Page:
She Dreams of Pink Planets and Alien Dinosaurs

Have dinosaurs evolved on other worlds? Could we spot a planet of glowing organisms? What nearby star systems are positioned to observe Earth passing in front of the sun?

These are just a few of the questions that Lisa Kaltenegger has joyfully tackled. As the founding director of the Carl Sagan Institute at Cornell University, she has pioneered interdisciplinary work on the origins of life on Earth and the hunt for signs of life, or biosignatures, elsewhere in the universe.

Dr. Kaltenegger’s new book, “Alien Earths: The New Science of Planet Hunting in the Cosmos,” to be published on April 16, chronicles her insights and adventures spanning an idyllic childhood in Austria to her Cornell office, which previously belonged to the astronomer Carl Sagan. She spoke with The New York Times about the intense public interest in aliens, the wisdom of trying to contact intelligent civilizations, and the weirdest creatures she’s grown in her lab. This conversation has been condensed and edited for clarity.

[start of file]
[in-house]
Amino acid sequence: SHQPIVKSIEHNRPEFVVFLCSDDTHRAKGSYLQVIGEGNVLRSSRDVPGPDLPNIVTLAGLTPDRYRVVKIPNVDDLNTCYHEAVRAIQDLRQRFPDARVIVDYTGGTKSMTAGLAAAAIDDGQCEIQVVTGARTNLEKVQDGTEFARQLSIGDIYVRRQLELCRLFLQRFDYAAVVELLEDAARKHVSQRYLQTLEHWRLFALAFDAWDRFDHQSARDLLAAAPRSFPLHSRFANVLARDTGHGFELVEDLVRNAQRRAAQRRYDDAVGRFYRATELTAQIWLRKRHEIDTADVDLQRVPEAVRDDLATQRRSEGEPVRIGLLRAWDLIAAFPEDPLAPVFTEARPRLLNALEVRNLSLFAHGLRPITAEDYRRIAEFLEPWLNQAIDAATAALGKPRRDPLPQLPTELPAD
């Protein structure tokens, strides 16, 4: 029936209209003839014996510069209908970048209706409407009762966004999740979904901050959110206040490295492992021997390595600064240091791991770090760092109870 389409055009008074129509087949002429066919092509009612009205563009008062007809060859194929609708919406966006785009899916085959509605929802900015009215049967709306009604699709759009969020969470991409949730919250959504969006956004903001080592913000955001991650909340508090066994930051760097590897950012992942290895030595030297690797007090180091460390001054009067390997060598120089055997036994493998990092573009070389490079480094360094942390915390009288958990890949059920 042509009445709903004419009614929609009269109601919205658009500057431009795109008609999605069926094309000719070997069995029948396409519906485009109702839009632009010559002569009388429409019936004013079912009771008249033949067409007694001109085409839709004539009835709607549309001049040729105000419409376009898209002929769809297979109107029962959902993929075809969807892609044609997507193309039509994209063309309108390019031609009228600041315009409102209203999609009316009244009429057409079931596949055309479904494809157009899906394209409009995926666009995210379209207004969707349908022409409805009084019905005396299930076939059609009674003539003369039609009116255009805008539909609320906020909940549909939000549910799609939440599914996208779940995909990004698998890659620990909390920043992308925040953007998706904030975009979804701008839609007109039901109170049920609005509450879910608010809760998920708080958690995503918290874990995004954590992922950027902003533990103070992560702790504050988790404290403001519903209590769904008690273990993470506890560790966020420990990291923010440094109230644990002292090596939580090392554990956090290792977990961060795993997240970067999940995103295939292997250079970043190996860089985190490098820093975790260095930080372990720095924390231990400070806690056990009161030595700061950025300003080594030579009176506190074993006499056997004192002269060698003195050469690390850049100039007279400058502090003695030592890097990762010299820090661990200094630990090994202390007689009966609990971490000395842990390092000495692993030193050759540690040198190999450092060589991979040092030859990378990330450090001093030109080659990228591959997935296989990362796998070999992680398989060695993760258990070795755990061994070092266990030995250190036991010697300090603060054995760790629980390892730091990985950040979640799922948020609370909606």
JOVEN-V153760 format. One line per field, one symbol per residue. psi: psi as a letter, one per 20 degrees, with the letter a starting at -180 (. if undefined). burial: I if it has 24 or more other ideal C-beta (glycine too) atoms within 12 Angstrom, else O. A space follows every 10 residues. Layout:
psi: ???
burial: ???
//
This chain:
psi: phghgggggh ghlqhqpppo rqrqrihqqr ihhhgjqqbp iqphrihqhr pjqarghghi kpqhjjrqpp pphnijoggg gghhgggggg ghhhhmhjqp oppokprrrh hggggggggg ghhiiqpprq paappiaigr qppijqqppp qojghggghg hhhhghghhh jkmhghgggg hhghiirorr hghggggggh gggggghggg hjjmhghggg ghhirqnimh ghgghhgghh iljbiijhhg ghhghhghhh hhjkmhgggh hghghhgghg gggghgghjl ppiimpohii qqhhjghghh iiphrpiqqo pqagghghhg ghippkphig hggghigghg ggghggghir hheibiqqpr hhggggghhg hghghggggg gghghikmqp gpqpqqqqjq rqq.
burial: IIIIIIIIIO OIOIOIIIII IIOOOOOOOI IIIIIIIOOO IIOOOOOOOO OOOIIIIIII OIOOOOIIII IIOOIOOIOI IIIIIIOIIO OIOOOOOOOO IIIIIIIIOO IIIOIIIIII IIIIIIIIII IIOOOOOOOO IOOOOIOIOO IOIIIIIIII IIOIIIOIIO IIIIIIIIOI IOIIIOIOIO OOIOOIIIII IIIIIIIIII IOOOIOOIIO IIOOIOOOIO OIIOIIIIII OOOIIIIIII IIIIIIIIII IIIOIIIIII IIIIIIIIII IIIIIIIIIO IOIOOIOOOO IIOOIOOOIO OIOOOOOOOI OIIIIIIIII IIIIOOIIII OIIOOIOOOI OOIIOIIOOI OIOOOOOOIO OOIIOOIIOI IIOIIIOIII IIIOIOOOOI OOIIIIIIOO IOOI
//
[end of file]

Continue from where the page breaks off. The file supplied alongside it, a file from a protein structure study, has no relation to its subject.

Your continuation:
You look for real aliens in the observable universe. How much is the diversity of opinion and emotion from people around the search for extraterrestrial life top-of-mind in your research? Or are U.F.O.s and sci-fi E.T.s something you have to tune out?

For me, it’s inspirational that so many people are excited. The other part of that coin is that we are so close, because we have the James Webb Space Telescope now being able to look at these small planets that could potentially be like Earth. We don’t have to go with dubious or hard-to-interpret evidence anymore.

I wrote this book because I think a lot of people might not be so aware of where we are right now, and that they are living in this momentous time in history. We can all be a part of it.

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